Bloody Sunday was the most high-profile example of ‘State Murder’ yet it was not the only one below are links on two other such events which happened BEFORE and AFTER Bloody Sunday. Please take time to read about them and support the families in their campaigns for justice and truth. The ‘Peace Process’ may be moving on but these families can’t untill they get the justice they deserve, don’t let them be forgotten.
Jacqueline Butler was only 18 months old when her father Paddy was gunned down in the Springhill Massacre It’s remembered by some as the Springhill Massacre, by others as Belfast’s Bloody Sunday. But one thing that no one disagrees with, is that when the shooting stopped on the evening of 9 July 1972 five people lay dead, two of them children and one a priest. Over the following days the British Army would claim to have been involved in a gun battle with the IRA, where known gunmen had been hit. Local people claimed that there had been no exchange of gunfire while the IRA denied involvement. Earlier that day a truce between the IRA and British government had been broken in Lenadoon and according to the IRA it was to Lenadoon that most of the city’s units had gone that day.
Margaret Gargan (13) and David McCafferty (15) were the youngest victims that night. John Dougal had left school the month before and was 16-years-old. Father Noel Fitzpatrick was the second priest to be murdered by the British Army in Springhill in the space of a year, while Paddy Butler was married with six children, the eldest 15 and the youngest 18 months.
That 18-month-old child was Jacqueline. Today, at the age of 30, she has two children of her own and now lives in Ardoyne. Buoyed by the setting up of the Saville Inquiry in Derry, along with the other victims of the Springhill Massacre she is campaigning for a similar inquiry to be established into the murders at Springhill. While the campaign to clear the name of the Bloody Sunday victims is never far from the headlines, few people, if any know the events that took place in Belfast less than six months later. But the similarities are unmistakable.
“It was after 9.30 on a sunny evening when a soldier in Corry’s Timber Yard opened fire on a car at Westrock Drive,” explains Jacqueline. “Martin Dudley was hit in the back of the head as he was trying to get out of the car with his friends. Around then there was a knock at our front door. Fr Fitzpatrick was trying to get to Martin Dudley to give him the last rites because he was lying in the middle of the road, so my daddy put his shoes on and went out to help him. He was in a white short sleeved shirt and a pair of light trousers because it was the middle of summer and they made their way to the back of Springhill “Martin was lying in between where the bungalows and the houses were, behind a car. Fr Fitzpatrick was waving a white hanky and went out with my father into the middle of the road, and as they bent down to pull Martin to safety they were shot with the same bullet. It went straight through the priest’s neck and blew half of my daddy’s face off.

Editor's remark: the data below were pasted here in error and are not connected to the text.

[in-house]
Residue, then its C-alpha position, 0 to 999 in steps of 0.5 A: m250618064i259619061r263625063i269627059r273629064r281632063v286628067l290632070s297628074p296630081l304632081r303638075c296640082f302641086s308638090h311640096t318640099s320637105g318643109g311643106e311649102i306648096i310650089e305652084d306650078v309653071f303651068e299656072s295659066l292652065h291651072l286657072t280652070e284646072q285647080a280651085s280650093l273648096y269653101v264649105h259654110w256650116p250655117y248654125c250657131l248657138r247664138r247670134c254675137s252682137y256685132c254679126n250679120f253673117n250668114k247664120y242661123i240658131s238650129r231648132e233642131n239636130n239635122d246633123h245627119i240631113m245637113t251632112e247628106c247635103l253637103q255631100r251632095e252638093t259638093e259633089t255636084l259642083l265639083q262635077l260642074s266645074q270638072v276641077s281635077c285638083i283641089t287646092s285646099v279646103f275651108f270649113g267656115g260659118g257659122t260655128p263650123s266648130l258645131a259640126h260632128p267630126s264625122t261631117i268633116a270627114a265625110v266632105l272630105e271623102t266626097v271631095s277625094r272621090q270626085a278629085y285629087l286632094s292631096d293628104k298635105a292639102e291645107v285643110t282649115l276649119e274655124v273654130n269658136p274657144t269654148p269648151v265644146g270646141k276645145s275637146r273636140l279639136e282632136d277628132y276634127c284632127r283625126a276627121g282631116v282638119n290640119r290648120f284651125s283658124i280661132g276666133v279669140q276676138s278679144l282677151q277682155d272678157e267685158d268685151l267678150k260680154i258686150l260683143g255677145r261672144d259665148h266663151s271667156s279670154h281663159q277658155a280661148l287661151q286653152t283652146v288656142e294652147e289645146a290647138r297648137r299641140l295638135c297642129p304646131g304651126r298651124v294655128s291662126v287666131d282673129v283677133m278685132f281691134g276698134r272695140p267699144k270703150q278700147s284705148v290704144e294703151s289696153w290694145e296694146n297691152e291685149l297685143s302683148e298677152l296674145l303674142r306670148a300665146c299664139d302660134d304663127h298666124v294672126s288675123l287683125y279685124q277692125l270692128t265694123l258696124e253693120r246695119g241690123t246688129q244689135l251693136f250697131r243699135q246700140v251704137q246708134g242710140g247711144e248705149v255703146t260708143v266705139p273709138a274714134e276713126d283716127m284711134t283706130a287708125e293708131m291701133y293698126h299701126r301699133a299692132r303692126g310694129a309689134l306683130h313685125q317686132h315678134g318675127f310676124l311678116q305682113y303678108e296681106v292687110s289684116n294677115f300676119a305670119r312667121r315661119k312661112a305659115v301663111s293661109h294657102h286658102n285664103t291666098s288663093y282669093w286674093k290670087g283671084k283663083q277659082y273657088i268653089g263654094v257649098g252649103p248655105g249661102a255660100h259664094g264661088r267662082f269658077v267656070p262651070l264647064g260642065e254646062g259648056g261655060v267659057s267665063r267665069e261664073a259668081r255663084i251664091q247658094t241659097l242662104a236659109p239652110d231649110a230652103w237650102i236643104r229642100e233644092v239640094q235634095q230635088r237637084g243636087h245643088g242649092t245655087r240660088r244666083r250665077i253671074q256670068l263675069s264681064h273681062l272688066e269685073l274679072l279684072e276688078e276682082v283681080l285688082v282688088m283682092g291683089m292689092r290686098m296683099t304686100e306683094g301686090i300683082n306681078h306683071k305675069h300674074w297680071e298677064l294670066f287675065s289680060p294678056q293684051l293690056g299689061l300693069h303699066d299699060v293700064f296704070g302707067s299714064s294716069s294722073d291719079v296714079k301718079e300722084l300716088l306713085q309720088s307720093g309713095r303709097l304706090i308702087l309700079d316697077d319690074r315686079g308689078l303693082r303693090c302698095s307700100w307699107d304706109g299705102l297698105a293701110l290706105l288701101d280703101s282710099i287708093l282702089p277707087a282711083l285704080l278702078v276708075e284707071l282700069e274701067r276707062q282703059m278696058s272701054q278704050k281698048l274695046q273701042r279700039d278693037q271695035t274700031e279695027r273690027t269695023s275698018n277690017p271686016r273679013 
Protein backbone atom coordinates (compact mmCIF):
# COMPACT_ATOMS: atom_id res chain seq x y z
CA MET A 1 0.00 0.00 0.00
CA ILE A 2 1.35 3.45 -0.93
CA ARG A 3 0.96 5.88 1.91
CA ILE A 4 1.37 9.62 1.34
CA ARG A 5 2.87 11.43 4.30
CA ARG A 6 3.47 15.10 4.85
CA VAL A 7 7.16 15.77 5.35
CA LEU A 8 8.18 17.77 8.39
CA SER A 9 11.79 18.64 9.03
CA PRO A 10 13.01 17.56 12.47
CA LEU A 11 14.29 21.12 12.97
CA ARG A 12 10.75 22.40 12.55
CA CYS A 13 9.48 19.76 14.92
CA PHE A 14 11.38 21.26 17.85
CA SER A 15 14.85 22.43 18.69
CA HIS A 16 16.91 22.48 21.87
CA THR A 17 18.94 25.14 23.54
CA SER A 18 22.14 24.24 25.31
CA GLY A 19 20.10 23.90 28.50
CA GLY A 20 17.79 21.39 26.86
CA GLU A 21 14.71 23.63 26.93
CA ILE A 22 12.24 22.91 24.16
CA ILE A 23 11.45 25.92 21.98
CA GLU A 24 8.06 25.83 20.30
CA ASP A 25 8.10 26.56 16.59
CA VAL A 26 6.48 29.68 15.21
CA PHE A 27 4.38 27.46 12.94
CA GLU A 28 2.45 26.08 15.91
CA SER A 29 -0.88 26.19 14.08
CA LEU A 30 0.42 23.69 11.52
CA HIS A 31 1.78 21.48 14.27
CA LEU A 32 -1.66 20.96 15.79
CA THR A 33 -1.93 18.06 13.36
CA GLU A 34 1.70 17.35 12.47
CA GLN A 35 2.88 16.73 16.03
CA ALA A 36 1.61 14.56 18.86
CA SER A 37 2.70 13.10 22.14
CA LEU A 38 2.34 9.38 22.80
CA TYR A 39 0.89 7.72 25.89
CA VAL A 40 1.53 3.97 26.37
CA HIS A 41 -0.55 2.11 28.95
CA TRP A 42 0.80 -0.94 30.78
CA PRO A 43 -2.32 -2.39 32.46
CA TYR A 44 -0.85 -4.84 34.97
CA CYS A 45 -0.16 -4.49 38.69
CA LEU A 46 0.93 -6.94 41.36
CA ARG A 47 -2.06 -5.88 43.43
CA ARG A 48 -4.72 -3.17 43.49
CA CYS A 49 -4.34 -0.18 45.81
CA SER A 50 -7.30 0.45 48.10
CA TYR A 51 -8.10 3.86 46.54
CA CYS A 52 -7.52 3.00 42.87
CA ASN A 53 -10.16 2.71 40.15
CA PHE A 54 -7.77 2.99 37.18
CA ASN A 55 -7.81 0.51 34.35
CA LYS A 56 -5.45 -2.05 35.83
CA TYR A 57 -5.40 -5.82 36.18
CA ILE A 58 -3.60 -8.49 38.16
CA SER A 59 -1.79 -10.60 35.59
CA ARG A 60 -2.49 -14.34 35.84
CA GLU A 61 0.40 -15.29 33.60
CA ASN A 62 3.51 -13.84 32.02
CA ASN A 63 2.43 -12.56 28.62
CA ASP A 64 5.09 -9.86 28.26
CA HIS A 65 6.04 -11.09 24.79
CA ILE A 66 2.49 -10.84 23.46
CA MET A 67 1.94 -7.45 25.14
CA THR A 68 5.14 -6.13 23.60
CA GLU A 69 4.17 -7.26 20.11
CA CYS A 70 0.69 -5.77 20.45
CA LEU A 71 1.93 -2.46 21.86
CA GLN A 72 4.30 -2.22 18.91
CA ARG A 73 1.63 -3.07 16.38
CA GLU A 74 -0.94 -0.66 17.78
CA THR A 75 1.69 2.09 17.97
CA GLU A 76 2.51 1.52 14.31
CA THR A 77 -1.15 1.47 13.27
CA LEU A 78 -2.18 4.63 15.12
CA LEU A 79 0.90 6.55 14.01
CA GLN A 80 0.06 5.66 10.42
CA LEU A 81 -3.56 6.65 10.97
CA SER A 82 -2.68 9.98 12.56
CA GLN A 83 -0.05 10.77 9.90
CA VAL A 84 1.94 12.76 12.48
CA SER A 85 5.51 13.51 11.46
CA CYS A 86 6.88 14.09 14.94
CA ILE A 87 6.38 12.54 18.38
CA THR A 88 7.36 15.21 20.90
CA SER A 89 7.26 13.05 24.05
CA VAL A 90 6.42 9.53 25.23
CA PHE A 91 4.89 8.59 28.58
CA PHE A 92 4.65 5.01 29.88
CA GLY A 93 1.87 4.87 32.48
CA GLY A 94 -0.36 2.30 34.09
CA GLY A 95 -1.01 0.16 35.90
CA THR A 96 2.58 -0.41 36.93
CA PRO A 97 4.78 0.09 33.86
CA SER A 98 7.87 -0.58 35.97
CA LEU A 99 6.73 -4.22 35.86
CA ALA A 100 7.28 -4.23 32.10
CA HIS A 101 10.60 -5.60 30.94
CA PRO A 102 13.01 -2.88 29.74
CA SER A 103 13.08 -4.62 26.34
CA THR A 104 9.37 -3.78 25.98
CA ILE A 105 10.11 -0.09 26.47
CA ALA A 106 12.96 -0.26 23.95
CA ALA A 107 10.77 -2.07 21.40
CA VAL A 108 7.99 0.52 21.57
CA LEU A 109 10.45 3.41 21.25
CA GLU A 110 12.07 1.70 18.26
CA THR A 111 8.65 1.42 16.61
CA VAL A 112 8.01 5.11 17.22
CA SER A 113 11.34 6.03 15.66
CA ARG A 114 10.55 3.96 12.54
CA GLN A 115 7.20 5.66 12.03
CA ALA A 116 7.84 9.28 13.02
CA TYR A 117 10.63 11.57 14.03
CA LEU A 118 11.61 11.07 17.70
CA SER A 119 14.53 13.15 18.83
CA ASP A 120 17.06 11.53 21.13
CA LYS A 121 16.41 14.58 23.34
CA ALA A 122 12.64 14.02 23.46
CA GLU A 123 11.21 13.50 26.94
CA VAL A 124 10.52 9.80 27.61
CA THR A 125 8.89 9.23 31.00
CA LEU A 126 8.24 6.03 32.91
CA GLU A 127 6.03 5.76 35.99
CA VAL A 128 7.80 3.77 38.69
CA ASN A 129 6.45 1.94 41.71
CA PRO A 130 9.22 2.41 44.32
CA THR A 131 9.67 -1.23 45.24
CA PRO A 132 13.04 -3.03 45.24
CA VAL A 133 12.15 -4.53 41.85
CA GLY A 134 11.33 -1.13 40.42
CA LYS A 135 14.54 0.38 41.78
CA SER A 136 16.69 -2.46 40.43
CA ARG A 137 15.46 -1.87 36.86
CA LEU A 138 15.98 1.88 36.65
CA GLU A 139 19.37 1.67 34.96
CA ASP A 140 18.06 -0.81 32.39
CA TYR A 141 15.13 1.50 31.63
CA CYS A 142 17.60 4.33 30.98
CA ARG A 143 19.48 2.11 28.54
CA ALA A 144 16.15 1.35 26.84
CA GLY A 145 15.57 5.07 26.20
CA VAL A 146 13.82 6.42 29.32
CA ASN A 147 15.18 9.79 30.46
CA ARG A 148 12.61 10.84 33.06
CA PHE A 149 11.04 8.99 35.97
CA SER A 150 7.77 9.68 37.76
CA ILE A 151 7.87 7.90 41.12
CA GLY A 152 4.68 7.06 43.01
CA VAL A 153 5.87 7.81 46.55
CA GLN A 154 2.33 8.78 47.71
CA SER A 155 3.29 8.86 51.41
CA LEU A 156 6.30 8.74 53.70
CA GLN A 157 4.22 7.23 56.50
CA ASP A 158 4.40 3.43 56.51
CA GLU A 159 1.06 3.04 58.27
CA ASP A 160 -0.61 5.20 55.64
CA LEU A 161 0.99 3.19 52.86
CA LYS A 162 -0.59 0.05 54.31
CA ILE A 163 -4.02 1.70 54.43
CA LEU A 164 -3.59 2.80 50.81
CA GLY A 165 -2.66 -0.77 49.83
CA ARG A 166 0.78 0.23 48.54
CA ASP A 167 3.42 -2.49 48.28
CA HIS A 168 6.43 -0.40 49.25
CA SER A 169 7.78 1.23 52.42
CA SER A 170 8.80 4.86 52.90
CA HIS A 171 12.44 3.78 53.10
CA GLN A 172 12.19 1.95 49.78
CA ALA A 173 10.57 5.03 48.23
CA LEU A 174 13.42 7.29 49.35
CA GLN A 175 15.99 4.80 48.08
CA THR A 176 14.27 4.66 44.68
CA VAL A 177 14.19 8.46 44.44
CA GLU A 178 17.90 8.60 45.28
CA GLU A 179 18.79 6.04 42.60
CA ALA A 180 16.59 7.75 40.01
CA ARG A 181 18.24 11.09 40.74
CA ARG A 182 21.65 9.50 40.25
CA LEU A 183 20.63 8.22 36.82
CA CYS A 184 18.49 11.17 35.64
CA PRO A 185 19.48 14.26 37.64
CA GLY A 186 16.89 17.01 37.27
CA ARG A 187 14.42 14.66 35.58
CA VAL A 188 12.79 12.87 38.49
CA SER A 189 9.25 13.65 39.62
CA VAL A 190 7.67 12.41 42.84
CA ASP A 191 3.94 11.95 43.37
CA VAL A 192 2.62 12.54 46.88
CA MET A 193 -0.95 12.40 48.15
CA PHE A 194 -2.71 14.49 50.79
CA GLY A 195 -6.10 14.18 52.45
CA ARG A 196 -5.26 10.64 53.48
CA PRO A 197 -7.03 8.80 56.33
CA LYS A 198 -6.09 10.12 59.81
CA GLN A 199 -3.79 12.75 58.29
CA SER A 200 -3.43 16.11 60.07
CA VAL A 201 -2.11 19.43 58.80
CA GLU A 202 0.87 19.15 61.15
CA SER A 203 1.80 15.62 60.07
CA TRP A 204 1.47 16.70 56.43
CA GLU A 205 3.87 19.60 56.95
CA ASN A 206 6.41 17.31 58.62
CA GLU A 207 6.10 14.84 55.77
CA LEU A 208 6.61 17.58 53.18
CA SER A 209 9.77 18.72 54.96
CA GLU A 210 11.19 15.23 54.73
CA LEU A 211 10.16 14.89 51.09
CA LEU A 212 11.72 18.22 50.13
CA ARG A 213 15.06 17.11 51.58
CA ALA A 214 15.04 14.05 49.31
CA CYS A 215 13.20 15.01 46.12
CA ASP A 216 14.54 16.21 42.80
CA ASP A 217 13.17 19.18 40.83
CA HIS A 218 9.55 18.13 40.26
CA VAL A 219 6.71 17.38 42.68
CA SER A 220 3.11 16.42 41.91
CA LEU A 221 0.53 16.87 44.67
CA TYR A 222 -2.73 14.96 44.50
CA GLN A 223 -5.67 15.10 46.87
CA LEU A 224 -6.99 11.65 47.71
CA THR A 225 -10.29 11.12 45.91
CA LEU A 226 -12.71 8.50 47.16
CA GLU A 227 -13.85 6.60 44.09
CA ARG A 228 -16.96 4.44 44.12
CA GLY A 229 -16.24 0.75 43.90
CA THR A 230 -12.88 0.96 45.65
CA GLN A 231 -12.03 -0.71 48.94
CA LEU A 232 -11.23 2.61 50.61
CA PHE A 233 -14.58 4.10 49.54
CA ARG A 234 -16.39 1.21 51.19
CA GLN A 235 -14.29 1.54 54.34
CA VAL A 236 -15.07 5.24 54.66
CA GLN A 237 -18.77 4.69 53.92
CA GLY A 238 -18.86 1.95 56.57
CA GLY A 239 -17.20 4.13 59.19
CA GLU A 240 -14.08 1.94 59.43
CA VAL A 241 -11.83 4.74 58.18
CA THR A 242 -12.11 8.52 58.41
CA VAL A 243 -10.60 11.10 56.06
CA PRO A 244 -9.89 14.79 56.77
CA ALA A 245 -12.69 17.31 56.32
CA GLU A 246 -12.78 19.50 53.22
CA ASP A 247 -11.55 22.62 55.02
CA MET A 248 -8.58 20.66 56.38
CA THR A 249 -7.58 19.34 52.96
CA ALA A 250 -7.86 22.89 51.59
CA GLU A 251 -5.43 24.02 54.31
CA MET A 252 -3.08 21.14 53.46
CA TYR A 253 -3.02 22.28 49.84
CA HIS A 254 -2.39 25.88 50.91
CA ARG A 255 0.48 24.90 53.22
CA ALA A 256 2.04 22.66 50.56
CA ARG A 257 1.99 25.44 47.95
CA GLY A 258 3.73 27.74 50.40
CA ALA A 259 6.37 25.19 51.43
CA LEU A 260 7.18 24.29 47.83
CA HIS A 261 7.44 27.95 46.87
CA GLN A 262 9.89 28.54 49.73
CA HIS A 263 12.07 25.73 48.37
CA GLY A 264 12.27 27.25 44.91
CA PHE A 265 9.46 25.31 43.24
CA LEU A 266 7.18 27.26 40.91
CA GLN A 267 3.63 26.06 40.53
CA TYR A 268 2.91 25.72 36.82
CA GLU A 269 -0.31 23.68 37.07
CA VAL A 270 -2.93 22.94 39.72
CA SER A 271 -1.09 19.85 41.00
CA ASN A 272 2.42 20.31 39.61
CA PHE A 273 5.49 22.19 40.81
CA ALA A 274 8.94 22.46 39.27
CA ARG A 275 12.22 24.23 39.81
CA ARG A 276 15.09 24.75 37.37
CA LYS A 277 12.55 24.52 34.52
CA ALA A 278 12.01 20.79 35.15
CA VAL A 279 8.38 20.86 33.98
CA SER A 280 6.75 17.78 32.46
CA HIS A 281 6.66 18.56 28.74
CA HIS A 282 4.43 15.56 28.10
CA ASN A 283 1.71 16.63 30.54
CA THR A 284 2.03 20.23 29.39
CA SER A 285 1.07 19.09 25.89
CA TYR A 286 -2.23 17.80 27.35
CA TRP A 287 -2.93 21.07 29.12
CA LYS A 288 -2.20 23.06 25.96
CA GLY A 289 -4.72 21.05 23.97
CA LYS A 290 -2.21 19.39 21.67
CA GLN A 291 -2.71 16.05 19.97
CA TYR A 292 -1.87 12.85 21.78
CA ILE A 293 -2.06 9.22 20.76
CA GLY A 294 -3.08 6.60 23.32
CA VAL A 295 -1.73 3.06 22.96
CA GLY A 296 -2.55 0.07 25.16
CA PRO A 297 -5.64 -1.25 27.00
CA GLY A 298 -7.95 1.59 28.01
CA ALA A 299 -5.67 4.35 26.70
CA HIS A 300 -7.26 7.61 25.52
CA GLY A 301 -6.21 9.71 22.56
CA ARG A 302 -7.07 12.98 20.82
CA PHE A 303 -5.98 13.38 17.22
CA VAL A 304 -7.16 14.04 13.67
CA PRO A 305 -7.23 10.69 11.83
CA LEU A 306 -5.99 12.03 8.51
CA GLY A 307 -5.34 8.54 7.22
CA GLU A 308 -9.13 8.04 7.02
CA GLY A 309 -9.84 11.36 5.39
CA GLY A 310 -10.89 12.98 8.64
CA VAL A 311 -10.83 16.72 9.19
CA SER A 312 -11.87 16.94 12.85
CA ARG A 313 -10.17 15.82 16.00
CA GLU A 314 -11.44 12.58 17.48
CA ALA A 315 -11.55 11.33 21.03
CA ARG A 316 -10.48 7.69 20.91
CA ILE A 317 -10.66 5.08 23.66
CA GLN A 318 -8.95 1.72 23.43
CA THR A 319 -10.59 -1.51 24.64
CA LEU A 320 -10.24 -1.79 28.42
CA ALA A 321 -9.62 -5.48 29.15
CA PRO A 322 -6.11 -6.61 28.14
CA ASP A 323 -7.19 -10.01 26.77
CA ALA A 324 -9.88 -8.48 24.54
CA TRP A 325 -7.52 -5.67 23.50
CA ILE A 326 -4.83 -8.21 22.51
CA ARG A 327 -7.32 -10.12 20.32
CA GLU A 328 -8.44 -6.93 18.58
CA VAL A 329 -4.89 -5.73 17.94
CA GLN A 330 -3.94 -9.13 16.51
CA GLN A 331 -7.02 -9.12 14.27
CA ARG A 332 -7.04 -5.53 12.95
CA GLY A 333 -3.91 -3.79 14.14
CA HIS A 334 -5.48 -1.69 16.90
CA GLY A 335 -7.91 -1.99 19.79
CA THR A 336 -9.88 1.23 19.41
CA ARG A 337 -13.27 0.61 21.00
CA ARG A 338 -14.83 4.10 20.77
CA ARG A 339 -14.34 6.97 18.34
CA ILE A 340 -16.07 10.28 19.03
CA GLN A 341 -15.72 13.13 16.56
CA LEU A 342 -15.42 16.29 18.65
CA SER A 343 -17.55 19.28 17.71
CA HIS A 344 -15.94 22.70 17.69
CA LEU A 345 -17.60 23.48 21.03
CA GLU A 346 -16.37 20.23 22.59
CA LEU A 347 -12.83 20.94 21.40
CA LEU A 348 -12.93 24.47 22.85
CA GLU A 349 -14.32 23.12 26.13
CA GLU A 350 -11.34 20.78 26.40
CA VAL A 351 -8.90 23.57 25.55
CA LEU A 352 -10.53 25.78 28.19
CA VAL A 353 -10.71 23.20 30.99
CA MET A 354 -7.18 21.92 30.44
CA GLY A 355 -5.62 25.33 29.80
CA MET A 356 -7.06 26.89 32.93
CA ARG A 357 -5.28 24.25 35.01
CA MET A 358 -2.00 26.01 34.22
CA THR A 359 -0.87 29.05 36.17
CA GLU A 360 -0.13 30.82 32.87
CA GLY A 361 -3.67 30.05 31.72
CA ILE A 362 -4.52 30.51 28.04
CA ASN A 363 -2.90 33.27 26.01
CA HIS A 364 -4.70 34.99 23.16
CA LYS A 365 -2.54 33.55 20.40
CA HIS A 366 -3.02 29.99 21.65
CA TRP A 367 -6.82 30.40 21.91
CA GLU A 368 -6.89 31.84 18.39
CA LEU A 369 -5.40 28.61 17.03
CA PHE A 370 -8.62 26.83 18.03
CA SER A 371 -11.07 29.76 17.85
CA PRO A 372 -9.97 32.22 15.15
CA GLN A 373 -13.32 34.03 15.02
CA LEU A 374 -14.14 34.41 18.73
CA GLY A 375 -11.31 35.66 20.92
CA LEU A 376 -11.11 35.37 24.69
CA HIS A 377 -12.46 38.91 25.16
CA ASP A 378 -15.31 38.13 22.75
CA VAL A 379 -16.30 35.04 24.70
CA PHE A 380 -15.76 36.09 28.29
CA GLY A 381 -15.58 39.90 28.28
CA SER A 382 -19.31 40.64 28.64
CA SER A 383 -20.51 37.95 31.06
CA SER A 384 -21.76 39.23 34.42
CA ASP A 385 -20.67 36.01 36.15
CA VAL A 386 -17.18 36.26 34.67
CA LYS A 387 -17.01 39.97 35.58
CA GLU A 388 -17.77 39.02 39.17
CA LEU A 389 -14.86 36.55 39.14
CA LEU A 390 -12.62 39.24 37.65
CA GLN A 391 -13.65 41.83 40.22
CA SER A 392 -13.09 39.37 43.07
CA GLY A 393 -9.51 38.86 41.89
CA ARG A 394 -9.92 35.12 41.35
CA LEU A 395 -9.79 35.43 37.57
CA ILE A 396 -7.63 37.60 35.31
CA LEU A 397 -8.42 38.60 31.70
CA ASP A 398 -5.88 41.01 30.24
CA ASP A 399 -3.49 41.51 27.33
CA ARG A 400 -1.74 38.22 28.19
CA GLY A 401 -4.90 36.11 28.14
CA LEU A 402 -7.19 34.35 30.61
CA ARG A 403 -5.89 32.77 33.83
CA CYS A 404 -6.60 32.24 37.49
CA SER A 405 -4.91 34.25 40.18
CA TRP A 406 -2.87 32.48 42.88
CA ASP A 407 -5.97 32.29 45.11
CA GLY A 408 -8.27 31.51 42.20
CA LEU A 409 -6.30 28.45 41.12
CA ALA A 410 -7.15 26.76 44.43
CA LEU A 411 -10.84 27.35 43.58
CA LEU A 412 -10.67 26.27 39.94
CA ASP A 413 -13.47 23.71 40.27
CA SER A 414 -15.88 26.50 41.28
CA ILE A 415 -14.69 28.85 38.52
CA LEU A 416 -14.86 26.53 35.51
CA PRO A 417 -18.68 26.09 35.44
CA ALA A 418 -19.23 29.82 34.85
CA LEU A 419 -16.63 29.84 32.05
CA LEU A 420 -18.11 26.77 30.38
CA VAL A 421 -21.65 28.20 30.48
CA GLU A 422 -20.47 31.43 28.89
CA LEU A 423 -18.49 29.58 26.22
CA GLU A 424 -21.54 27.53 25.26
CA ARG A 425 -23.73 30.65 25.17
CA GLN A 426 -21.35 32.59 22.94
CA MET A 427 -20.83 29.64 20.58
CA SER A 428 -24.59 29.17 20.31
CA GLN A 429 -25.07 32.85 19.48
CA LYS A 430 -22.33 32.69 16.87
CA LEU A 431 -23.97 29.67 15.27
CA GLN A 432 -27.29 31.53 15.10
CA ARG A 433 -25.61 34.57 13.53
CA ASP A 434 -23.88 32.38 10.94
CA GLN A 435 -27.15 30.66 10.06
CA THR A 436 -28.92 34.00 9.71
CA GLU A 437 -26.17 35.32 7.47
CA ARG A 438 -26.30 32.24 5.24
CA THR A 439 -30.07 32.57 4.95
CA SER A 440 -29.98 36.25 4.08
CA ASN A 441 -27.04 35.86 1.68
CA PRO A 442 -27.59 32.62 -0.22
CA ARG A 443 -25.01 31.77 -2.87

Fr Noel Fitzpatrick “Every time somebody tried to get to them the soldier fired again. Wee David McCafferty tried to help Father Fitzpatrick and was shot dead, and John Dougal was also shot dead trying to rescue Martin Dudley. Anything that moved they shot and at the same time in Westrock Gardens Margaret Gargan was also shot and killed sitting on a step. My daddy’s body lay there for six hours because nobody could get to it for fear of being shot.”
Within the space of a few hours Jacqueline’s mother Margaret went from being a housewife, who had always been looked after by her husband, to having to raise six children on her own, while at the same time holding down a job. A widow at the age of 35, she would never recover from the loss of her husband and like so many other people left bereaved would depend on medical help just to get through the day.
“You must remember my father’s name was tarnished and he was described along with Father Fitzpatrick and David McCafferty in the next day’s Belfast Telegraph as IRA gunmen who had been dressed in black. To cover their own backs for killing innocent people the Brits called them gunmen. It was a sunny day and he was wearing a white shirt and he went to help a young lad who had been shot and didn’t deserve to be murdered.”
When Jacqueline’s mother went to collect her husband’s belongings in the days after his murder an RUC officer threw a large brown envelope at her with nothing but 50 pence inside. However, the inquest into the five deaths would later prove that lead traces on all five bodies were negative. “She never got any of his clothes back and she was left raising us on her own. For all those years all she wanted was a bit of justice and for somebody to come up and tell her that her husband was an innocent man. When she went for compensation all she recieved was £700 and then she fought for compensation for us and we were awarded £80 each which was held in a no interest fund which meant that when I got the compensation it was the exact same amount that my older brother received 15 year’s earlier – £80. That annoyed my mother too, because she said that he had worked all his life and at the end of it all he was just worth a couple of hundred pound.